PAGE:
- Phil Africa (from the MOVE family) – The MOVE 9 are innocent men and women who have been in prison since 1978 following a massive police attack on their home in Powelton Village (Philadelphia). This was seven years before the government dropped a bomb on MOVE, killing 11 people, including 5 babies. Following the cop shot dead during the August 8, 1978 police siege on Move’s headquarters in West Philadelphia, MOVE members Janine, Debbie, Janet, Merle, Delbert, Mike, Phil, Eddie, and Chuck Africa were convicted of 3rd degree murder, conspiracy, and multiple counts of attempted murder and aggravated assault. Each was given a sentence of 30-100 years and are contesting both the evidence and the fairness of the MOVE 9 trial.
- Peter Collins – Peter is in the 29th year of a Life 25 sentence in Canada. He completed his correctional plan in 1998, and has participated in many positive and pro-social activities while inside. Peter is currently suffering from the effects of long-term incarceration, his support committee are currently campaigning to get full parole for deportation to England.
- Lucy Edkins – Although Lucy’s experience of incarceration fades over 20 years into the past, the impact on her life still has reverberations today. Lucy went to art school before her imprisonment and continued to paint throughout her sentence, initially swapping pictures of loved ones for tobacco and going on to get a self portrait accepted by the National Portrait Gallery for its 1991 Summer Exhibition. In 2004 her affinity with prisoners helped her to illustrate the harrowing report charting the human rights abuses suffered by the Tipton Three at Guantánamo Bay, capturing international attention; she subsequently illustrated reports on the SIAC detainees at Belmarsh and the forced removals of asylum seekers. Her drawings of women at HMP Holloway were used to illustrate a book on suicides in women’s prisons ‘Dying on the Inside’. Currently Lucy exhibits and works for commission producing landscapes, sculptures and portraits.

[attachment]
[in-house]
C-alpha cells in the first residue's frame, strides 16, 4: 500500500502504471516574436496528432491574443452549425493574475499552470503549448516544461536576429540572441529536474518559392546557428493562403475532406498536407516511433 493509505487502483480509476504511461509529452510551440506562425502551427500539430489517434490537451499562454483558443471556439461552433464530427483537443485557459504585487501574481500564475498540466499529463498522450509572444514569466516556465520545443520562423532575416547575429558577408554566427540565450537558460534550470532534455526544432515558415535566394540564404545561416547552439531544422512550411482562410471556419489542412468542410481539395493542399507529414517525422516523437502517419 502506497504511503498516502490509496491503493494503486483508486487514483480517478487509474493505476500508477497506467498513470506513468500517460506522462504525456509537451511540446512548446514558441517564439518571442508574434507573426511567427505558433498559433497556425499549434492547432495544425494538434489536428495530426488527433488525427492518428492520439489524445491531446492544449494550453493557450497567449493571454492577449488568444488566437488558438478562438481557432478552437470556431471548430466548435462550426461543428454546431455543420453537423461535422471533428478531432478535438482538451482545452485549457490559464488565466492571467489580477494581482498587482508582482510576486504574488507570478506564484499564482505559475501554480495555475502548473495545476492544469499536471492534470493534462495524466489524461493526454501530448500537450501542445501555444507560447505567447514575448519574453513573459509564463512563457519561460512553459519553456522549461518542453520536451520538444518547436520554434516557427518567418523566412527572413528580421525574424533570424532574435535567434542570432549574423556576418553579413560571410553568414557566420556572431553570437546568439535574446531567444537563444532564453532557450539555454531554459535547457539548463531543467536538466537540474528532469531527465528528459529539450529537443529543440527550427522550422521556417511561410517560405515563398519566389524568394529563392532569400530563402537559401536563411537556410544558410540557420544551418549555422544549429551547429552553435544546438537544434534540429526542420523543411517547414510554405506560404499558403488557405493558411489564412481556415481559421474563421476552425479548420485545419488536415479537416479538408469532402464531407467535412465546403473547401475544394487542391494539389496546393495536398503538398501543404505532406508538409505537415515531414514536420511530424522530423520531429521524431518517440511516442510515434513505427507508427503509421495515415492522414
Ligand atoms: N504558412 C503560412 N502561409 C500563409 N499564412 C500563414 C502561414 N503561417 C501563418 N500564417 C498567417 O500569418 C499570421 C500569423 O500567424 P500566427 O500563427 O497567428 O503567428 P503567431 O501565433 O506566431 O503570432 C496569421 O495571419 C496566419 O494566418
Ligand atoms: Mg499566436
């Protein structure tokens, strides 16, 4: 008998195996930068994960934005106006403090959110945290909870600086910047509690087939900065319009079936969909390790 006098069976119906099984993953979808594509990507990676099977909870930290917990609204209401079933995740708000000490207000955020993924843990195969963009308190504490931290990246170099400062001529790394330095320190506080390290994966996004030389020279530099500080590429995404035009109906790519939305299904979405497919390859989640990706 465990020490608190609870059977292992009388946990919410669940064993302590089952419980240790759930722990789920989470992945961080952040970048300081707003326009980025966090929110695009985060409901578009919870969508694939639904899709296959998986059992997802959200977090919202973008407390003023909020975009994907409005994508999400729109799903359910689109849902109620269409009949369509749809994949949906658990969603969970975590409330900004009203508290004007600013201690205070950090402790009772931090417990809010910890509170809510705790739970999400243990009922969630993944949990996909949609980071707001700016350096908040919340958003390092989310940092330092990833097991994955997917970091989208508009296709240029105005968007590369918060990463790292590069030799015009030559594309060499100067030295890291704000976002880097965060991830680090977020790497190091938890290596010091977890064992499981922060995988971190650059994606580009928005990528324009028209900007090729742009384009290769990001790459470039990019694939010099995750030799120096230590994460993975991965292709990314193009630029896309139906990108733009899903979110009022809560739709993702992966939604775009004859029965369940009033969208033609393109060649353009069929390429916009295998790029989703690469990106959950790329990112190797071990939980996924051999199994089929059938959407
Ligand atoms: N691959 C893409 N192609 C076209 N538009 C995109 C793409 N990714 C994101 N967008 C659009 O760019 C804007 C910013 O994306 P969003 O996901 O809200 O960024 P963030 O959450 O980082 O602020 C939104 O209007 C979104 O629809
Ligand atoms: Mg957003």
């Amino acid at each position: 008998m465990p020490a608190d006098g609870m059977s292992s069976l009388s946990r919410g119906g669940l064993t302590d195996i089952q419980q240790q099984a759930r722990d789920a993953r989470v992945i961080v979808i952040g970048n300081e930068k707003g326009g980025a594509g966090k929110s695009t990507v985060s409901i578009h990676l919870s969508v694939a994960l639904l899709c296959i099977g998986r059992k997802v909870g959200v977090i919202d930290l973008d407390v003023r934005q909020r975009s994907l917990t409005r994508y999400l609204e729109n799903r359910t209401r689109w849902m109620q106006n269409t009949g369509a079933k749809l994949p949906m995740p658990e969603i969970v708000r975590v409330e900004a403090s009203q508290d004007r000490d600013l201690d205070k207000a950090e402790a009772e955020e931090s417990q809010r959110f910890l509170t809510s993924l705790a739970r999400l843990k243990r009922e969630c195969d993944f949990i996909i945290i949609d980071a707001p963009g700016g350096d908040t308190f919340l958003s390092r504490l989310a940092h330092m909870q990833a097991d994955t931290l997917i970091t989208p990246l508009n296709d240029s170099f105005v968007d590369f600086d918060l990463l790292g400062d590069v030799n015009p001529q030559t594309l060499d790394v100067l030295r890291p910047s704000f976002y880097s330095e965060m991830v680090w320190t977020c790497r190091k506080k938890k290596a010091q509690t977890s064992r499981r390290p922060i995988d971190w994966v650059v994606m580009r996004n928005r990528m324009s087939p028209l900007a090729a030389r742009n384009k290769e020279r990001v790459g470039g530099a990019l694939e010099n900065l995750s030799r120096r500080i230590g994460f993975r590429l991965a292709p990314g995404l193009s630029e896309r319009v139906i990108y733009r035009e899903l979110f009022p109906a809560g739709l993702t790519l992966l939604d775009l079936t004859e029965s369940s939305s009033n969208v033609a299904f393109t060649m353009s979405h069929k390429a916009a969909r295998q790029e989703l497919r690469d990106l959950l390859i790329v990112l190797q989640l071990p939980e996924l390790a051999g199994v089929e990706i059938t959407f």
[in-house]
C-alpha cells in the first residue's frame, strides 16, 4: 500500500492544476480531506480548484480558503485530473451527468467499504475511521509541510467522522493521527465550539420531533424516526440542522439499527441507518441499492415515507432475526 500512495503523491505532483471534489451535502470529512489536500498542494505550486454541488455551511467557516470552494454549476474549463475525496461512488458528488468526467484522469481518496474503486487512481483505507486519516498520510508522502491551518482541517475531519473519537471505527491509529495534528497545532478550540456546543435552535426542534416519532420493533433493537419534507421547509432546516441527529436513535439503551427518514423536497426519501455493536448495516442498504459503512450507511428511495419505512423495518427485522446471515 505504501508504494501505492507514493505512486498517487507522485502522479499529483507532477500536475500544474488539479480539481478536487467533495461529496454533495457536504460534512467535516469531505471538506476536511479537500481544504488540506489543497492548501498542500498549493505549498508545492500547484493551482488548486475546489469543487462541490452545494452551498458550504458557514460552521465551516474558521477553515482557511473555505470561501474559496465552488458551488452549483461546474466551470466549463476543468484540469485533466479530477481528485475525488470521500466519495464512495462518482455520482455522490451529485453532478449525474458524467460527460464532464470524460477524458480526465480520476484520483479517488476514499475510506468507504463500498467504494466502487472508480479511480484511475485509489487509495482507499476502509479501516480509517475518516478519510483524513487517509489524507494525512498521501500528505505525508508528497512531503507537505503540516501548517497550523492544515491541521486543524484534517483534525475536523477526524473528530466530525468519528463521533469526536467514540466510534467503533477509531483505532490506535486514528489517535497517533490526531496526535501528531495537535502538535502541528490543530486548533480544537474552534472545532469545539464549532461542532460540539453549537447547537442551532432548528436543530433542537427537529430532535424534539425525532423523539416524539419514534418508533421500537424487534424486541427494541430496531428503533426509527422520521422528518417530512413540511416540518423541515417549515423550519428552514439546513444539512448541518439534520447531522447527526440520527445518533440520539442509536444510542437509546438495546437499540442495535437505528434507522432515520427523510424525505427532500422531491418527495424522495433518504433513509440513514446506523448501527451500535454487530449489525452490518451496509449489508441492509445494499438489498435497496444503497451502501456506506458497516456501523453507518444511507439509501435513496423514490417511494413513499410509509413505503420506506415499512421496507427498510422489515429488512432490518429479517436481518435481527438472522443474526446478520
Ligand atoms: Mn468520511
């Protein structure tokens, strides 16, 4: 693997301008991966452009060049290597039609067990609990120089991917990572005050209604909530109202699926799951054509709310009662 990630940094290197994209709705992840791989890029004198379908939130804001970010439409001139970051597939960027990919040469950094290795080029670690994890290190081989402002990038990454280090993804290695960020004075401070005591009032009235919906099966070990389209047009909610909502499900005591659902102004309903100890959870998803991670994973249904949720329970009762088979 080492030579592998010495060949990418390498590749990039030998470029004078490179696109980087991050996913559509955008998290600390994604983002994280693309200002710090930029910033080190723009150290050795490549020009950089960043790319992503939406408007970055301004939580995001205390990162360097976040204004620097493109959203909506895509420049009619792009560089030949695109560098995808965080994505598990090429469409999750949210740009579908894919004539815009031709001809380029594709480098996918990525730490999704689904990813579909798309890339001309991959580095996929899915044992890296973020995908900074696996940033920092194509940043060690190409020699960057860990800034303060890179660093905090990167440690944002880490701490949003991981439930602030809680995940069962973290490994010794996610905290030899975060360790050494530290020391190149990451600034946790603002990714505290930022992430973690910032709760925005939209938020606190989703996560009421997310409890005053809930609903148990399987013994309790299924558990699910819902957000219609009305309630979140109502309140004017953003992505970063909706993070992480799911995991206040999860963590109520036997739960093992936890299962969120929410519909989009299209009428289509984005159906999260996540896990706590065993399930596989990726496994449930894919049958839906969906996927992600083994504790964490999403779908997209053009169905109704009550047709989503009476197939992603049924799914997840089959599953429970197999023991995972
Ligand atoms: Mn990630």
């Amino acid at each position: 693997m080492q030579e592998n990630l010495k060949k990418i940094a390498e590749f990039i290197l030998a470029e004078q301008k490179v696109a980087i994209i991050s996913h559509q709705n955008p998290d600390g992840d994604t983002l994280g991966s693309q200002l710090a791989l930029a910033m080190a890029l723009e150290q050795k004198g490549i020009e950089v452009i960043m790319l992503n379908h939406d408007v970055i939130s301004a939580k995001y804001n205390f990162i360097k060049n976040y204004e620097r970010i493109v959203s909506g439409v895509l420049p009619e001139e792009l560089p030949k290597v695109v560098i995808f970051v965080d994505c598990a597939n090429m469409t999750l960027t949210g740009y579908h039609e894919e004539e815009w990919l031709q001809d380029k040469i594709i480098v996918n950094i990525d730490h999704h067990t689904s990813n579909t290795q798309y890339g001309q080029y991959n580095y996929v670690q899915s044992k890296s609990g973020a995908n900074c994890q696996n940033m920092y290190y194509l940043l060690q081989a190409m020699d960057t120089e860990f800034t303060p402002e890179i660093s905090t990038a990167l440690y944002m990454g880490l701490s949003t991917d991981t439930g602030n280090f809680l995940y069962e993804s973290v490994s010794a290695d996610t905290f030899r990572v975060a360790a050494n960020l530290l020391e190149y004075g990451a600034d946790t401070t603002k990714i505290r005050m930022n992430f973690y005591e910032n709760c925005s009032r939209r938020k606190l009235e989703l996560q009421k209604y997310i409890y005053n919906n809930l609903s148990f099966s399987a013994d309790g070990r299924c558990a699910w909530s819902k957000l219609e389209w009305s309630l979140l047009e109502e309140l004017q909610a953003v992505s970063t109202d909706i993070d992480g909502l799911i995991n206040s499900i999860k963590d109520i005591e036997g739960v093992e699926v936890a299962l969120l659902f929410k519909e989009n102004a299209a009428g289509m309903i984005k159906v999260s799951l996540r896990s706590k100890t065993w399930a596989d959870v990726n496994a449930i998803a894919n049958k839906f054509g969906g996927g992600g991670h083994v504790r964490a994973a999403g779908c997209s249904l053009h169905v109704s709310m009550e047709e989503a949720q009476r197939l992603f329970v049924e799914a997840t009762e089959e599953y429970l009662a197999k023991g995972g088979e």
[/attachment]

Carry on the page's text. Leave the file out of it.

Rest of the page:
- David Gilbert – David was a founding member of Columbia University Students for a Democratic Society and a member of the Weather Underground Organization. After eleven years spent underground, he was arrested with members of the Black Liberation Army and other radicals following an armored car robbery in 1981. He is currently serving 75 years-to-life.
- Alvaro Luna Hernandez Hier – Alvaro is a Chicano-Mexicano activist and political prisoner serving 50 years in prison for an alleged assault on an Alpine police officer. He has been long-time anti-police brutality and prison abolition activist, which has led to constant harassment by local and state police in west Texas. He was sentenced in 1997 for defending himself by disarming a police officer drawing a weapon on him (unarmed). The trial evidence clearly showed Alvaro was the victim of “witchhunts” and a police-orchestrated conspiracy to frame or eliminate him.
- Thomas Meyer-Falk – Thomas was imprisoned in 1996 for a bank robbery in aid of political projects, and since September 1998 has been in isolation in Bruchsal, Germany. He self-identifies as a “red skin”/rash (red & anarchist skinheads).